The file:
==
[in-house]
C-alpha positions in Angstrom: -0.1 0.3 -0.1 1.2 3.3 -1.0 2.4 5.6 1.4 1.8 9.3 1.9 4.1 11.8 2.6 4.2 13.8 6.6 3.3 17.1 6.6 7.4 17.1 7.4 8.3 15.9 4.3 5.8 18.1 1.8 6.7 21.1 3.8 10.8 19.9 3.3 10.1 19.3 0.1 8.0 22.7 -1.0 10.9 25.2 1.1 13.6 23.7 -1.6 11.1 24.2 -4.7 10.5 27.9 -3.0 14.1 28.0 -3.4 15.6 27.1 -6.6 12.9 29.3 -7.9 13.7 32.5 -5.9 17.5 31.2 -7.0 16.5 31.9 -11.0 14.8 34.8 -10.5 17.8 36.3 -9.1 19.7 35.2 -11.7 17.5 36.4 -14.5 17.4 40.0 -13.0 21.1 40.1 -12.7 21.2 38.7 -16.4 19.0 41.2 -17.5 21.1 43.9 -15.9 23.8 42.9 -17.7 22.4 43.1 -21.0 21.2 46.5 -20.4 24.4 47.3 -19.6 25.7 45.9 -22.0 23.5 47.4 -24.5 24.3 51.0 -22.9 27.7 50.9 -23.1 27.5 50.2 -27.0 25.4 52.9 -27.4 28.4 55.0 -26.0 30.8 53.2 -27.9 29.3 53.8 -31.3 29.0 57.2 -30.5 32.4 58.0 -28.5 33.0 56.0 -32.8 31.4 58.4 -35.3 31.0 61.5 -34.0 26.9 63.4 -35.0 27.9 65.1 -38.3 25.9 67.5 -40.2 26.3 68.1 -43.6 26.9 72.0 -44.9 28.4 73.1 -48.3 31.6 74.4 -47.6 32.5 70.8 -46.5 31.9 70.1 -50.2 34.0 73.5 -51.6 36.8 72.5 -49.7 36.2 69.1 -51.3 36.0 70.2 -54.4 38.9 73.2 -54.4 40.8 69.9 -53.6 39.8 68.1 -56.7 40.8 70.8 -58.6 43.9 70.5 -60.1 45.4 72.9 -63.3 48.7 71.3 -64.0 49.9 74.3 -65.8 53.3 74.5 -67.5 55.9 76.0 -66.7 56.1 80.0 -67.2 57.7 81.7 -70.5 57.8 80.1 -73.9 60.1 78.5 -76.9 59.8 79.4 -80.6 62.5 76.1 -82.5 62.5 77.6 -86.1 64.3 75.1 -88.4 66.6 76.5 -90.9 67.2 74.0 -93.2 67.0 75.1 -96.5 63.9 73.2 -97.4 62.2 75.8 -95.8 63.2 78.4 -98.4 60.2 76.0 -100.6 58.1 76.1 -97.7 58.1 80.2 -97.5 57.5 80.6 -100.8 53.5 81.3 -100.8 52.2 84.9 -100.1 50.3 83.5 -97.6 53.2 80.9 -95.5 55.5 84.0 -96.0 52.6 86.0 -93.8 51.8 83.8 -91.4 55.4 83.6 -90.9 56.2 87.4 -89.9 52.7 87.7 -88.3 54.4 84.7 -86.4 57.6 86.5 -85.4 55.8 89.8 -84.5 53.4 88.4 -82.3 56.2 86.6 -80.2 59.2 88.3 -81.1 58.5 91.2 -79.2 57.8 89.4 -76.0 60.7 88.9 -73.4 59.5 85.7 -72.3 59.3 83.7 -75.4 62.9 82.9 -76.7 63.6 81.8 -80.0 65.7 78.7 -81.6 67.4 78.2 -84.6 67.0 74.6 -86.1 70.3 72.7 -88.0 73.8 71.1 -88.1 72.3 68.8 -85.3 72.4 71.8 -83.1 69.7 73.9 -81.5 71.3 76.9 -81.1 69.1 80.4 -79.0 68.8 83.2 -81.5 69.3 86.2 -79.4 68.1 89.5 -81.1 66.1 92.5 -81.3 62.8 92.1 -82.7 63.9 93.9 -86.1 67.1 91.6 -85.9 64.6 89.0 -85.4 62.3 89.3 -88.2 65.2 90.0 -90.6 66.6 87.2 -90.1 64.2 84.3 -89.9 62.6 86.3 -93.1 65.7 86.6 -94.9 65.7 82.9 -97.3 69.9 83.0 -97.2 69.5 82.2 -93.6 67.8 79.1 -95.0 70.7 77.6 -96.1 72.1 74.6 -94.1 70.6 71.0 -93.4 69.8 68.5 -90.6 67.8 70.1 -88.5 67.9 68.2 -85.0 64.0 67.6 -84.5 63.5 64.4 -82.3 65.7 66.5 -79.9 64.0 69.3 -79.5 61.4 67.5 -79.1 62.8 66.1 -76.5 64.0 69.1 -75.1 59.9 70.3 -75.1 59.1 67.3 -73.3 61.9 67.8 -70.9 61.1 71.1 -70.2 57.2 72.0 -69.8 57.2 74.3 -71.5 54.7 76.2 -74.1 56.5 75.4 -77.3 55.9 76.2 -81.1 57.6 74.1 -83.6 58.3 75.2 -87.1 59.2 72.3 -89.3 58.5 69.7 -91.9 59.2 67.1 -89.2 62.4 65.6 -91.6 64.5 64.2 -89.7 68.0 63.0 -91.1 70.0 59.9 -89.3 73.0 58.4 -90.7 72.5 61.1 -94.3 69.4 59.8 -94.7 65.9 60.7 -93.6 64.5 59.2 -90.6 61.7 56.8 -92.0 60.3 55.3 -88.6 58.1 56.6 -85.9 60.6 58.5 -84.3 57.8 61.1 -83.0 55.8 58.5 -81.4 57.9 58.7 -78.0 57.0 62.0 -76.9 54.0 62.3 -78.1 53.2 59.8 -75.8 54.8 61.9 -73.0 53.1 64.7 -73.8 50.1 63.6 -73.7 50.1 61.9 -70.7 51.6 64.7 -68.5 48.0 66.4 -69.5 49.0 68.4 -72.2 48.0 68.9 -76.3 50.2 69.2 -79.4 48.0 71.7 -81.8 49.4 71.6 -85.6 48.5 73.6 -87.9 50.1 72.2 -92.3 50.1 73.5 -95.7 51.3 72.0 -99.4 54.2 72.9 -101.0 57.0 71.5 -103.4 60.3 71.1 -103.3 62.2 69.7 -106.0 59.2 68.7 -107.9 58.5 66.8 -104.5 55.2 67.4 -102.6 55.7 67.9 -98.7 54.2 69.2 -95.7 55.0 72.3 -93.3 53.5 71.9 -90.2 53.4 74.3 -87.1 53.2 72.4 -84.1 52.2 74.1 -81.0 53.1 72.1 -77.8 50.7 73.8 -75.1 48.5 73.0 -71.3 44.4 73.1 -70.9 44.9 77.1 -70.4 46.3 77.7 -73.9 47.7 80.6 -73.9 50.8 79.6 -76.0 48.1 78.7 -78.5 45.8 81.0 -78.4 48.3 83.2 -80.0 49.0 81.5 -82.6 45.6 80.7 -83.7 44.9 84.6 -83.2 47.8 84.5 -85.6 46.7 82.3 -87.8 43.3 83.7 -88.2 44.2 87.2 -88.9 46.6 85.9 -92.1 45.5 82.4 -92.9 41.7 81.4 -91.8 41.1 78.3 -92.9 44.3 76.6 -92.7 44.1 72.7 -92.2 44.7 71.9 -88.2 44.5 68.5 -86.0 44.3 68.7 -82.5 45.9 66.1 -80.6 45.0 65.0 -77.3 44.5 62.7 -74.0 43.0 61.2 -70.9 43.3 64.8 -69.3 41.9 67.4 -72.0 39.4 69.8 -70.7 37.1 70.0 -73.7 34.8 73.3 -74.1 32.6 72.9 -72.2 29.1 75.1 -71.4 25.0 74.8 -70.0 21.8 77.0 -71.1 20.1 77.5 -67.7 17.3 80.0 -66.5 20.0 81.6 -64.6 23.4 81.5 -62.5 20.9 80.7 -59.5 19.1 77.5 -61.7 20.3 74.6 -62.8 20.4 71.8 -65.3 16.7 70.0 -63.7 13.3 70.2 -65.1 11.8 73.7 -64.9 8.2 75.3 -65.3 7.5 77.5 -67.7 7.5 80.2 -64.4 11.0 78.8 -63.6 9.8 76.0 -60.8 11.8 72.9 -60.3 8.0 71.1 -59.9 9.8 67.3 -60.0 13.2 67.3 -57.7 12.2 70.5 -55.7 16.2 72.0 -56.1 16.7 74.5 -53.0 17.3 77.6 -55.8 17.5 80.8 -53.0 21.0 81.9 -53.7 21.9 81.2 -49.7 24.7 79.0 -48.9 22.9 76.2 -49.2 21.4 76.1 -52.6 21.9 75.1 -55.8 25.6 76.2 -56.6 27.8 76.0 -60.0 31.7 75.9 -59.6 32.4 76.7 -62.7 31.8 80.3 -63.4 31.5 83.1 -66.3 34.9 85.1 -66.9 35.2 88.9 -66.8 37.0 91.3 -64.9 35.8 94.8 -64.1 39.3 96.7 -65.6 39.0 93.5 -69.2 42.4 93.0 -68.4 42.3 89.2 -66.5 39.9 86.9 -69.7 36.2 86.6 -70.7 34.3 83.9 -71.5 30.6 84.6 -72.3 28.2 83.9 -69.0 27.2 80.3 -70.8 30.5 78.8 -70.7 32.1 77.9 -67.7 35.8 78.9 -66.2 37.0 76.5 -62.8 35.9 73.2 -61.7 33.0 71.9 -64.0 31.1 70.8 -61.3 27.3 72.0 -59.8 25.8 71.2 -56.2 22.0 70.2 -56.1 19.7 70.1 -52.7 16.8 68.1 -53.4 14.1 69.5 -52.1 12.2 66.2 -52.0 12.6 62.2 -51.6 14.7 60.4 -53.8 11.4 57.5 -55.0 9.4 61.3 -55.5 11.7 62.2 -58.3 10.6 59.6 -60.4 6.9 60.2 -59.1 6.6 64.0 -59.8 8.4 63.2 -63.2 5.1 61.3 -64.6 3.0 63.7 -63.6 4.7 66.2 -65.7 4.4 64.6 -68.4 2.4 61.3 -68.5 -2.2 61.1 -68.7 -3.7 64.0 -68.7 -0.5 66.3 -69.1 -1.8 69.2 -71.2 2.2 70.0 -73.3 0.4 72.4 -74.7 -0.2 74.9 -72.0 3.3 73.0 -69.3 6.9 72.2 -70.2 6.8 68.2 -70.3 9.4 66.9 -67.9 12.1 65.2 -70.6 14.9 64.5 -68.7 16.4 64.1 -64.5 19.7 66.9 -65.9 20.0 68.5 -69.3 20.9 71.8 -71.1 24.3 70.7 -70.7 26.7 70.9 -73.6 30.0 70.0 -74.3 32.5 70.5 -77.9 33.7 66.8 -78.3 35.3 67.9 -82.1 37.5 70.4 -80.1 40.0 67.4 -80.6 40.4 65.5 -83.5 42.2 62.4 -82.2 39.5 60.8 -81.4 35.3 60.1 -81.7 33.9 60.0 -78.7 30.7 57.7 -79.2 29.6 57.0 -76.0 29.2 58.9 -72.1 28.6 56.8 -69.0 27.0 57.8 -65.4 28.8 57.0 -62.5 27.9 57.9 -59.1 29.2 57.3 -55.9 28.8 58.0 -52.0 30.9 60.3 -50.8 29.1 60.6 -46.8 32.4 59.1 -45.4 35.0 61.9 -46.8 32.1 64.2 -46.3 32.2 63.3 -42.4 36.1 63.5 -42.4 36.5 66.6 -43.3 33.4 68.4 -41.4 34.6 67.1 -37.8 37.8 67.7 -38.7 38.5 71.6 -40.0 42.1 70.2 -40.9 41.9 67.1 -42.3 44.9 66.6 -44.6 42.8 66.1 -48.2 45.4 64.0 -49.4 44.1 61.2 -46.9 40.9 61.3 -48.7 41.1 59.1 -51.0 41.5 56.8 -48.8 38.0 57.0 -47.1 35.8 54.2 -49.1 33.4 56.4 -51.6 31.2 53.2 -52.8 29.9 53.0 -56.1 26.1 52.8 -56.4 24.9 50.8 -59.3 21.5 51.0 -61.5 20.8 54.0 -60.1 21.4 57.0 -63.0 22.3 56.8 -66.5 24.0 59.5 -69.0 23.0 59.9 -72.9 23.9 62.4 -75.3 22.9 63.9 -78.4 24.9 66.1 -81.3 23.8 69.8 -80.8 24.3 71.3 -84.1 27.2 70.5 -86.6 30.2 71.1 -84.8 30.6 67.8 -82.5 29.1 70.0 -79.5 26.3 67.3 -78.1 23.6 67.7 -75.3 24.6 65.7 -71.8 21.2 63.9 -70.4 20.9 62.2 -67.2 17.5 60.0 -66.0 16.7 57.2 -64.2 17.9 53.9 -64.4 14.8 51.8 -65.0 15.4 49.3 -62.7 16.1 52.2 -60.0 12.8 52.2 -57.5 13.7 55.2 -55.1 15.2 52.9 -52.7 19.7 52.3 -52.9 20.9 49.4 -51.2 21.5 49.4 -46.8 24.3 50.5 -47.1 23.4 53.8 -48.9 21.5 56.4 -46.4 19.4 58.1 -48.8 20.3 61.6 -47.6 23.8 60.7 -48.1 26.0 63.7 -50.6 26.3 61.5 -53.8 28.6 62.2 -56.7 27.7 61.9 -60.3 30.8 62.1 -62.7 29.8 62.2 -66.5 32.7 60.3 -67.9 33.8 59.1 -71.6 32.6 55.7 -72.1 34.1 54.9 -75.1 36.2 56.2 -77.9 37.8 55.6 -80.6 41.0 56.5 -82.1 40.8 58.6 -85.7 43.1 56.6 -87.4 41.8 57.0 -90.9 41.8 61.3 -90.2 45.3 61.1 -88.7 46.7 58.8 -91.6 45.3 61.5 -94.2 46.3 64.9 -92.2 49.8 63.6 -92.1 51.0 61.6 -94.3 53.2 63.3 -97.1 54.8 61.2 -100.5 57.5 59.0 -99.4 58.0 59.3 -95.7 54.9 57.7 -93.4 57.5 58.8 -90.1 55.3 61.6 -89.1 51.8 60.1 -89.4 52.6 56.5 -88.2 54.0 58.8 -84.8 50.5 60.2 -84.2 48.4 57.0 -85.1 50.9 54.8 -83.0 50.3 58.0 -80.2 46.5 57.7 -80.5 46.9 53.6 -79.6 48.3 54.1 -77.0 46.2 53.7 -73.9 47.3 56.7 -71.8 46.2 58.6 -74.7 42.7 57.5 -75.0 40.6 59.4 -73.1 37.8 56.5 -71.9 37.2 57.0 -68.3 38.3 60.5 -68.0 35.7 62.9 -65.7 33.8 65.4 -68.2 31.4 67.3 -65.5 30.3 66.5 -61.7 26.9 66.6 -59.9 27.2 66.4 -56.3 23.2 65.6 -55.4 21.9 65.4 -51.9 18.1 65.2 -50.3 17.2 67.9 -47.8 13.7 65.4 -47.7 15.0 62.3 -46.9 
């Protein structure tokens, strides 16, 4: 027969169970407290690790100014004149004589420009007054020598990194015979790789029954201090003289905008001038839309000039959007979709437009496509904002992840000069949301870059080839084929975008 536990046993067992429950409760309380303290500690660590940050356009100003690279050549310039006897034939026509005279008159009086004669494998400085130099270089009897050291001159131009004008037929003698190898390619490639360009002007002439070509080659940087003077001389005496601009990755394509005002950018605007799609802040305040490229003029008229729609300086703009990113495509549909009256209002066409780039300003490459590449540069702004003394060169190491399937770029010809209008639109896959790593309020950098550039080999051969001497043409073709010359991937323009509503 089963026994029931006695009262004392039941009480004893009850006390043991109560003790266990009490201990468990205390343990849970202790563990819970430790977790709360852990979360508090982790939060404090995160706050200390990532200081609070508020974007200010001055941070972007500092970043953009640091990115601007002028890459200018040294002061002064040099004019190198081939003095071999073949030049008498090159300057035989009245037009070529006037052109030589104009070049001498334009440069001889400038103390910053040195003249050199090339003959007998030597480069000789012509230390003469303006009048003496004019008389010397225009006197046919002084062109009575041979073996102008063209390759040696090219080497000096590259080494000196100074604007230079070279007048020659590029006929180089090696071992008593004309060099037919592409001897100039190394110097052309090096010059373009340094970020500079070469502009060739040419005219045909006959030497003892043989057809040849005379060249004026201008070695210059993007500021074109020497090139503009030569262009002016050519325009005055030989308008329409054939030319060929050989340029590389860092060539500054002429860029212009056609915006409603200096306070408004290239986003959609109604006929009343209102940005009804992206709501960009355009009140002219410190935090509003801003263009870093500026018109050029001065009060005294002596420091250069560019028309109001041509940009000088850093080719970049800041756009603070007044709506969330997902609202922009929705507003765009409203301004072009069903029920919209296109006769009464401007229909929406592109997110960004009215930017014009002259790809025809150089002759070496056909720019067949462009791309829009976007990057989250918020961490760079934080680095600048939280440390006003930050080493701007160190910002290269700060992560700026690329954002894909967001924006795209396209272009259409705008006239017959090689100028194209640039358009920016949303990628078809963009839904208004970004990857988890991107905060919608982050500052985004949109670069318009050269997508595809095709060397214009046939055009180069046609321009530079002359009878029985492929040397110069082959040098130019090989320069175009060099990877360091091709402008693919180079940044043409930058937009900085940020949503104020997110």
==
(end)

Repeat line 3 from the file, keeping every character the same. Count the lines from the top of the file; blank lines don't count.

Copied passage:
């Protein structure tokens, strides 16, 4: 027969169970407290690790100014004149004589420009007054020598990194015979790789029954201090003289905008001038839309000039959007979709437009496509904002992840000069949301870059080839084929975008 536990046993067992429950409760309380303290500690660590940050356009100003690279050549310039006897034939026509005279008159009086004669494998400085130099270089009897050291001159131009004008037929003698190898390619490639360009002007002439070509080659940087003077001389005496601009990755394509005002950018605007799609802040305040490229003029008229729609300086703009990113495509549909009256209002066409780039300003490459590449540069702004003394060169190491399937770029010809209008639109896959790593309020950098550039080999051969001497043409073709010359991937323009509503 089963026994029931006695009262004392039941009480004893009850006390043991109560003790266990009490201990468990205390343990849970202790563990819970430790977790709360852990979360508090982790939060404090995160706050200390990532200081609070508020974007200010001055941070972007500092970043953009640091990115601007002028890459200018040294002061002064040099004019190198081939003095071999073949030049008498090159300057035989009245037009070529006037052109030589104009070049001498334009440069001889400038103390910053040195003249050199090339003959007998030597480069000789012509230390003469303006009048003496004019008389010397225009006197046919002084062109009575041979073996102008063209390759040696090219080497000096590259080494000196100074604007230079070279007048020659590029006929180089090696071992008593004309060099037919592409001897100039190394110097052309090096010059373009340094970020500079070469502009060739040419005219045909006959030497003892043989057809040849005379060249004026201008070695210059993007500021074109020497090139503009030569262009002016050519325009005055030989308008329409054939030319060929050989340029590389860092060539500054002429860029212009056609915006409603200096306070408004290239986003959609109604006929009343209102940005009804992206709501960009355009009140002219410190935090509003801003263009870093500026018109050029001065009060005294002596420091250069560019028309109001041509940009000088850093080719970049800041756009603070007044709506969330997902609202922009929705507003765009409203301004072009069903029920919209296109006769009464401007229909929406592109997110960004009215930017014009002259790809025809150089002759070496056909720019067949462009791309829009976007990057989250918020961490760079934080680095600048939280440390006003930050080493701007160190910002290269700060992560700026690329954002894909967001924006795209396209272009259409705008006239017959090689100028194209640039358009920016949303990628078809963009839904208004970004990857988890991107905060919608982050500052985004949109670069318009050269997508595809095709060397214009046939055009180069046609321009530079002359009878029985492929040397110069082959040098130019090989320069175009060099990877360091091709402008693919180079940044043409930058937009900085940020949503104020997110």